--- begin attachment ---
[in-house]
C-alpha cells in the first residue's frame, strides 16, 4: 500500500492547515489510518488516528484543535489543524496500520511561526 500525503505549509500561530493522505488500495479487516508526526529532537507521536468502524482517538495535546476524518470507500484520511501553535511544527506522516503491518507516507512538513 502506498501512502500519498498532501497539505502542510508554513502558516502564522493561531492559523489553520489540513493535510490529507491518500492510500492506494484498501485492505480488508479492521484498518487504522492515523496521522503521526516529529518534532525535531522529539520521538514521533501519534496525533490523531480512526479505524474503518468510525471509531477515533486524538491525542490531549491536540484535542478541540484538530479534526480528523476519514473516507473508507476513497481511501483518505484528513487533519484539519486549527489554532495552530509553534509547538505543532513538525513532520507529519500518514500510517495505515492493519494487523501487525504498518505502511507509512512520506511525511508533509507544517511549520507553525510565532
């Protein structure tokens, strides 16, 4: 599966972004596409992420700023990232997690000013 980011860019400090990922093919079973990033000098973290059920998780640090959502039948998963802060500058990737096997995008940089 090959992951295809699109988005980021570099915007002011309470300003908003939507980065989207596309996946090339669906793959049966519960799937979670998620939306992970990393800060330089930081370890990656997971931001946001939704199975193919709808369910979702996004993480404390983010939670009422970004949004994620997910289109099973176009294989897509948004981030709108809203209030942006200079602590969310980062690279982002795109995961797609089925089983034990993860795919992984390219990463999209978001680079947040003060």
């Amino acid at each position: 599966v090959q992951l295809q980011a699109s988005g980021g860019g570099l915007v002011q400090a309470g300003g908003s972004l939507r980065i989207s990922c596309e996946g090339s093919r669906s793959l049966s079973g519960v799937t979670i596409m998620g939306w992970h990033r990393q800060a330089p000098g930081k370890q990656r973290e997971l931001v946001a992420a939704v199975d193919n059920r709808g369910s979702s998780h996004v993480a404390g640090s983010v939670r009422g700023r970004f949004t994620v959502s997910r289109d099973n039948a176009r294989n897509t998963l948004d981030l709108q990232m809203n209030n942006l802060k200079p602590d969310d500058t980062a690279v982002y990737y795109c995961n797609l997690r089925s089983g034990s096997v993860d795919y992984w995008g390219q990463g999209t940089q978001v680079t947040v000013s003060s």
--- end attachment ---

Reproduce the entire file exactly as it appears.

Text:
[in-house]
C-alpha cells in the first residue's frame, strides 16, 4: 500500500492547515489510518488516528484543535489543524496500520511561526 500525503505549509500561530493522505488500495479487516508526526529532537507521536468502524482517538495535546476524518470507500484520511501553535511544527506522516503491518507516507512538513 502506498501512502500519498498532501497539505502542510508554513502558516502564522493561531492559523489553520489540513493535510490529507491518500492510500492506494484498501485492505480488508479492521484498518487504522492515523496521522503521526516529529518534532525535531522529539520521538514521533501519534496525533490523531480512526479505524474503518468510525471509531477515533486524538491525542490531549491536540484535542478541540484538530479534526480528523476519514473516507473508507476513497481511501483518505484528513487533519484539519486549527489554532495552530509553534509547538505543532513538525513532520507529519500518514500510517495505515492493519494487523501487525504498518505502511507509512512520506511525511508533509507544517511549520507553525510565532
């Protein structure tokens, strides 16, 4: 599966972004596409992420700023990232997690000013 980011860019400090990922093919079973990033000098973290059920998780640090959502039948998963802060500058990737096997995008940089 090959992951295809699109988005980021570099915007002011309470300003908003939507980065989207596309996946090339669906793959049966519960799937979670998620939306992970990393800060330089930081370890990656997971931001946001939704199975193919709808369910979702996004993480404390983010939670009422970004949004994620997910289109099973176009294989897509948004981030709108809203209030942006200079602590969310980062690279982002795109995961797609089925089983034990993860795919992984390219990463999209978001680079947040003060």
């Amino acid at each position: 599966v090959q992951l295809q980011a699109s988005g980021g860019g570099l915007v002011q400090a309470g300003g908003s972004l939507r980065i989207s990922c596309e996946g090339s093919r669906s793959l049966s079973g519960v799937t979670i596409m998620g939306w992970h990033r990393q800060a330089p000098g930081k370890q990656r973290e997971l931001v946001a992420a939704v199975d193919n059920r709808g369910s979702s998780h996004v993480a404390g640090s983010v939670r009422g700023r970004f949004t994620v959502s997910r289109d099973n039948a176009r294989n897509t998963l948004d981030l709108q990232m809203n209030n942006l802060k200079p602590d969310d500058t980062a690279v982002y990737y795109c995961n797609l997690r089925s089983g034990s096997v993860d795919y992984w995008g390219q990463g999209t940089q978001v680079t947040v000013s003060s």